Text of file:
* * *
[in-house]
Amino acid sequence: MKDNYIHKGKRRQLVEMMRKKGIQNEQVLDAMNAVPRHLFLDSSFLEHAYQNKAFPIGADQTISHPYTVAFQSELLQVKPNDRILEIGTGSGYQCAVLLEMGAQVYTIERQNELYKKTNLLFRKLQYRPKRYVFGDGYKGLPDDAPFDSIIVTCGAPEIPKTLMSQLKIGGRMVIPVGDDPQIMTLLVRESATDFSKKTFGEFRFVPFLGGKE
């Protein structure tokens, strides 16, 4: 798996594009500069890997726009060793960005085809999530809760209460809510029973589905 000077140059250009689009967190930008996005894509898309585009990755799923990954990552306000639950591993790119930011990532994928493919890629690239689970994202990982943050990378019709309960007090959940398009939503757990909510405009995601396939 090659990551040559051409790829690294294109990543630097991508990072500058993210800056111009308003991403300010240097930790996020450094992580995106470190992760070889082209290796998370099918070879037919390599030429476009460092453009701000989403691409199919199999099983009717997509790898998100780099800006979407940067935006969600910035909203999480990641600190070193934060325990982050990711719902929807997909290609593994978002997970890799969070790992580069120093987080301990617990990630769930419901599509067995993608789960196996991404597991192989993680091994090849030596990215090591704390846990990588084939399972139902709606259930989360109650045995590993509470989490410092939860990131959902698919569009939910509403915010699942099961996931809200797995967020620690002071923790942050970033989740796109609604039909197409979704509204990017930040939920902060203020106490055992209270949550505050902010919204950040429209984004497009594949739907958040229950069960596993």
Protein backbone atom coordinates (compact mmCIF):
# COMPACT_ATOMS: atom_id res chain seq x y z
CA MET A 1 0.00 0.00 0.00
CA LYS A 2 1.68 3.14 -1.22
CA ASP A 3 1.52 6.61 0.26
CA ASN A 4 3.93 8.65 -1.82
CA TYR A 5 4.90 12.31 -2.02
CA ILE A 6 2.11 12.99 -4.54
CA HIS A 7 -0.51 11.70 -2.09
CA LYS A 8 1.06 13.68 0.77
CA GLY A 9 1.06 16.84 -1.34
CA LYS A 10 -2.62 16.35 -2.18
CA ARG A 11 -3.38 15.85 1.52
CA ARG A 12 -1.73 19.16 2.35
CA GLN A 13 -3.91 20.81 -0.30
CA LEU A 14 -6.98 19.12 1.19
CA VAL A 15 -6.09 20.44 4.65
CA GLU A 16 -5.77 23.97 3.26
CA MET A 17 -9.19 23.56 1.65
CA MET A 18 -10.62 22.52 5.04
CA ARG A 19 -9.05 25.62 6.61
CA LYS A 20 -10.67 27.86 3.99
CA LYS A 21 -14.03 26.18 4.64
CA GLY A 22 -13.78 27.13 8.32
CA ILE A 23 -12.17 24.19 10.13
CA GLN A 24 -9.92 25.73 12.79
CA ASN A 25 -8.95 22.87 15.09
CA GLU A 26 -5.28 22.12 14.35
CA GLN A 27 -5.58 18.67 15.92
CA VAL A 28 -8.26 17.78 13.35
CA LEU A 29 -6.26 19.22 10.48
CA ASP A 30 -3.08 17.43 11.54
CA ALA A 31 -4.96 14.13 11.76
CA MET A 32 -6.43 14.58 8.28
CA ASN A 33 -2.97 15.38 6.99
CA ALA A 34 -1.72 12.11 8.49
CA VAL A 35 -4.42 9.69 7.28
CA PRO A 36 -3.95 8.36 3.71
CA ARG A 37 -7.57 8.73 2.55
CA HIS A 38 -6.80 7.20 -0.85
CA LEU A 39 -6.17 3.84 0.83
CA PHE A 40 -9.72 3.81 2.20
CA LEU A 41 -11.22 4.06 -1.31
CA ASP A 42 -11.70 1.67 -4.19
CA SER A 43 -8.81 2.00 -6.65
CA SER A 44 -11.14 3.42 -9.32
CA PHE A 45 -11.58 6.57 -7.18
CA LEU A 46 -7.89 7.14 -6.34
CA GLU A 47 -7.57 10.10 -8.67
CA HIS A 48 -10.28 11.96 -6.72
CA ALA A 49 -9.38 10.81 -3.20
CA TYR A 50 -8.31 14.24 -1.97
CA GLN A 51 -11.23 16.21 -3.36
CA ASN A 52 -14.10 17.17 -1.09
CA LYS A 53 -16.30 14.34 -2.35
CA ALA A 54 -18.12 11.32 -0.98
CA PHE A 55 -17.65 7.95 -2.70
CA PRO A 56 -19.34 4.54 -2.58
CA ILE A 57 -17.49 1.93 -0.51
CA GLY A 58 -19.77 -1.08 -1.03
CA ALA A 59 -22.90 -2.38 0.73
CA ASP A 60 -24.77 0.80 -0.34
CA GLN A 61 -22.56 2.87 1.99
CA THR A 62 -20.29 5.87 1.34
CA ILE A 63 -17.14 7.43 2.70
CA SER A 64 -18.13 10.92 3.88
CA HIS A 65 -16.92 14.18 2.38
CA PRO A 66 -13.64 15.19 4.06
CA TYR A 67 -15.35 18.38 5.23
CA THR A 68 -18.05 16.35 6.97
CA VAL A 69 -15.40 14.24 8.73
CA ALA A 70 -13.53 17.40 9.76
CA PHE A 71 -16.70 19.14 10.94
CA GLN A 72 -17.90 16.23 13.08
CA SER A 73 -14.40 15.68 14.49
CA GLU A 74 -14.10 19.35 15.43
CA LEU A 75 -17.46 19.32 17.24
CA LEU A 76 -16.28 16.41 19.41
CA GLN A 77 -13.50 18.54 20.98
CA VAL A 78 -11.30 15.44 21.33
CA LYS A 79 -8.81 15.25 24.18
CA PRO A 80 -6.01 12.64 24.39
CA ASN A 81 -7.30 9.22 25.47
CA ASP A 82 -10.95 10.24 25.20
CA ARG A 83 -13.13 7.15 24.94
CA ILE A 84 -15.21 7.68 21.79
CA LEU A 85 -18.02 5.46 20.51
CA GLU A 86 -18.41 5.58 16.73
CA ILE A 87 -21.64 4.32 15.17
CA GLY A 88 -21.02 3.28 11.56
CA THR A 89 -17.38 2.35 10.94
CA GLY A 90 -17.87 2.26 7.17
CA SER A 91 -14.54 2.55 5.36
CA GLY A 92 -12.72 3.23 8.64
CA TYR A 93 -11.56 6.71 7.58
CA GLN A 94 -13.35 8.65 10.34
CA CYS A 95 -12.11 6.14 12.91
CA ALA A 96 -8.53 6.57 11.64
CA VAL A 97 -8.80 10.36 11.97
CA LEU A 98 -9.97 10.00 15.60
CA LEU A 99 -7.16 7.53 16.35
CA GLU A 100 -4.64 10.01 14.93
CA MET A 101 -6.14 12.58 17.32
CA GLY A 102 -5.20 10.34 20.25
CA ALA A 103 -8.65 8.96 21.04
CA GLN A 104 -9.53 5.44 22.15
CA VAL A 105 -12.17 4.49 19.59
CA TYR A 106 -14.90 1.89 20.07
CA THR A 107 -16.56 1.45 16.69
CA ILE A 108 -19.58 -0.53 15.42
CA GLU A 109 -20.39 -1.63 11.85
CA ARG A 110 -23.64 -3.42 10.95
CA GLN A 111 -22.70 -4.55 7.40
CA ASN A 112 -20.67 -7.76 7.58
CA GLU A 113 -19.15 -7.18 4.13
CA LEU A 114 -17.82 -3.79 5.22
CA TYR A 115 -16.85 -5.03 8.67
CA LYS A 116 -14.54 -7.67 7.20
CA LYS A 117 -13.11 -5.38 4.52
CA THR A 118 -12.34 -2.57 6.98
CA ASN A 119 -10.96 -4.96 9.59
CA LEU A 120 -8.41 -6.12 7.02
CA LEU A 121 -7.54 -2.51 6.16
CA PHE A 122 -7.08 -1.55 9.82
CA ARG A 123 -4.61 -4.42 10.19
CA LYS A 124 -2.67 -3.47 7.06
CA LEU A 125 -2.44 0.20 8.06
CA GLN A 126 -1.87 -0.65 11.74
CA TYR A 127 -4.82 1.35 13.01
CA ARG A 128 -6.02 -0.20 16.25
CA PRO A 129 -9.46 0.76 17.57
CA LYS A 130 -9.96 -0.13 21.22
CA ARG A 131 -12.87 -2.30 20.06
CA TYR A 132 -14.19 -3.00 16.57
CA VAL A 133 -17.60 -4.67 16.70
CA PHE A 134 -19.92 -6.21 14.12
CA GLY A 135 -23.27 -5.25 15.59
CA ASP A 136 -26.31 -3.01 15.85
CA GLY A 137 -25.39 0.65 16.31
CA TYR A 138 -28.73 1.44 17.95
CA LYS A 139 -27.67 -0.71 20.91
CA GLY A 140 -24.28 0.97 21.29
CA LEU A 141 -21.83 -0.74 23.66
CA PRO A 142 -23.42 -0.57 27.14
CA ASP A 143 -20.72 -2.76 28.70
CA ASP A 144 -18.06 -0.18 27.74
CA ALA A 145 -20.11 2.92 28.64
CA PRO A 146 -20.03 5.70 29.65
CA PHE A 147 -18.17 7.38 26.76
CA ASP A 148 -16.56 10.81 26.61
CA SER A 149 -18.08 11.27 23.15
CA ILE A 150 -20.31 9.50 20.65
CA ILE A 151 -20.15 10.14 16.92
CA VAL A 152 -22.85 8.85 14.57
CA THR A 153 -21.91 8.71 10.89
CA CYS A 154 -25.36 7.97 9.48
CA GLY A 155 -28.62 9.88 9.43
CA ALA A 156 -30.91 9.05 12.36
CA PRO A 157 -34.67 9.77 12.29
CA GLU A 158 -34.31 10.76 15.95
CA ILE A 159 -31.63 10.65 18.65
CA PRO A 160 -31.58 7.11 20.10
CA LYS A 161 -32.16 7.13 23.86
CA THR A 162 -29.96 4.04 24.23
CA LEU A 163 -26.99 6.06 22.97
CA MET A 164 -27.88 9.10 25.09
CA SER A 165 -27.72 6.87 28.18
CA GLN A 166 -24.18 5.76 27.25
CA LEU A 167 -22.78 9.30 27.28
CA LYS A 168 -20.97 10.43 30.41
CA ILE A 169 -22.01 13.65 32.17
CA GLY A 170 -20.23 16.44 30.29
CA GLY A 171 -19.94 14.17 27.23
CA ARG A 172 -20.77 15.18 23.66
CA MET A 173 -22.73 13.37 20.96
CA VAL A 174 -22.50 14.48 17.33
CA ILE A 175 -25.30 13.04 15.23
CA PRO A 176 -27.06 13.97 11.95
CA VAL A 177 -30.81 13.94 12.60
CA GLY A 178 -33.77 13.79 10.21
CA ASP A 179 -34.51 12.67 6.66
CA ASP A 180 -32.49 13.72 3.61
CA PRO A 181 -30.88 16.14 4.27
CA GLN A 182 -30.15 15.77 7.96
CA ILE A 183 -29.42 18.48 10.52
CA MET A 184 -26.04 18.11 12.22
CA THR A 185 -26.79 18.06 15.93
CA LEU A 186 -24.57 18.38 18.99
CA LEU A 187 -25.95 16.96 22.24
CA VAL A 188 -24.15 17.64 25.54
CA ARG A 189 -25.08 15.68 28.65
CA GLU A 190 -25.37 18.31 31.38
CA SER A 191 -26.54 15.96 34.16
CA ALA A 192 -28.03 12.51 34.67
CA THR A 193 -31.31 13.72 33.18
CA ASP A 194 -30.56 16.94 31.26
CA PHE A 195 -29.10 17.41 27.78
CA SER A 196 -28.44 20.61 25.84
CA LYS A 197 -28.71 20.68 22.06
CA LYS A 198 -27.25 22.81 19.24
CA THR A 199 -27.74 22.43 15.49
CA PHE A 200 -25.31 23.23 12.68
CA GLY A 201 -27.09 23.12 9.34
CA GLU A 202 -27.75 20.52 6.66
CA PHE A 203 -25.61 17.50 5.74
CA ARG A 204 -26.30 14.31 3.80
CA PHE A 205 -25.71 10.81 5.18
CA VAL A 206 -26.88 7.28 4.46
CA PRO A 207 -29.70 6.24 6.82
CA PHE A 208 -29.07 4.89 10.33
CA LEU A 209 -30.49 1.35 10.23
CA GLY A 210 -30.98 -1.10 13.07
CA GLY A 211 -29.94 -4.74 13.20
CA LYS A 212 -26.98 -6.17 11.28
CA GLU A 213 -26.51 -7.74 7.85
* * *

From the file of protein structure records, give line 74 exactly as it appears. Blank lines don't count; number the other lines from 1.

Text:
CA VAL A 69 -15.40 14.24 8.73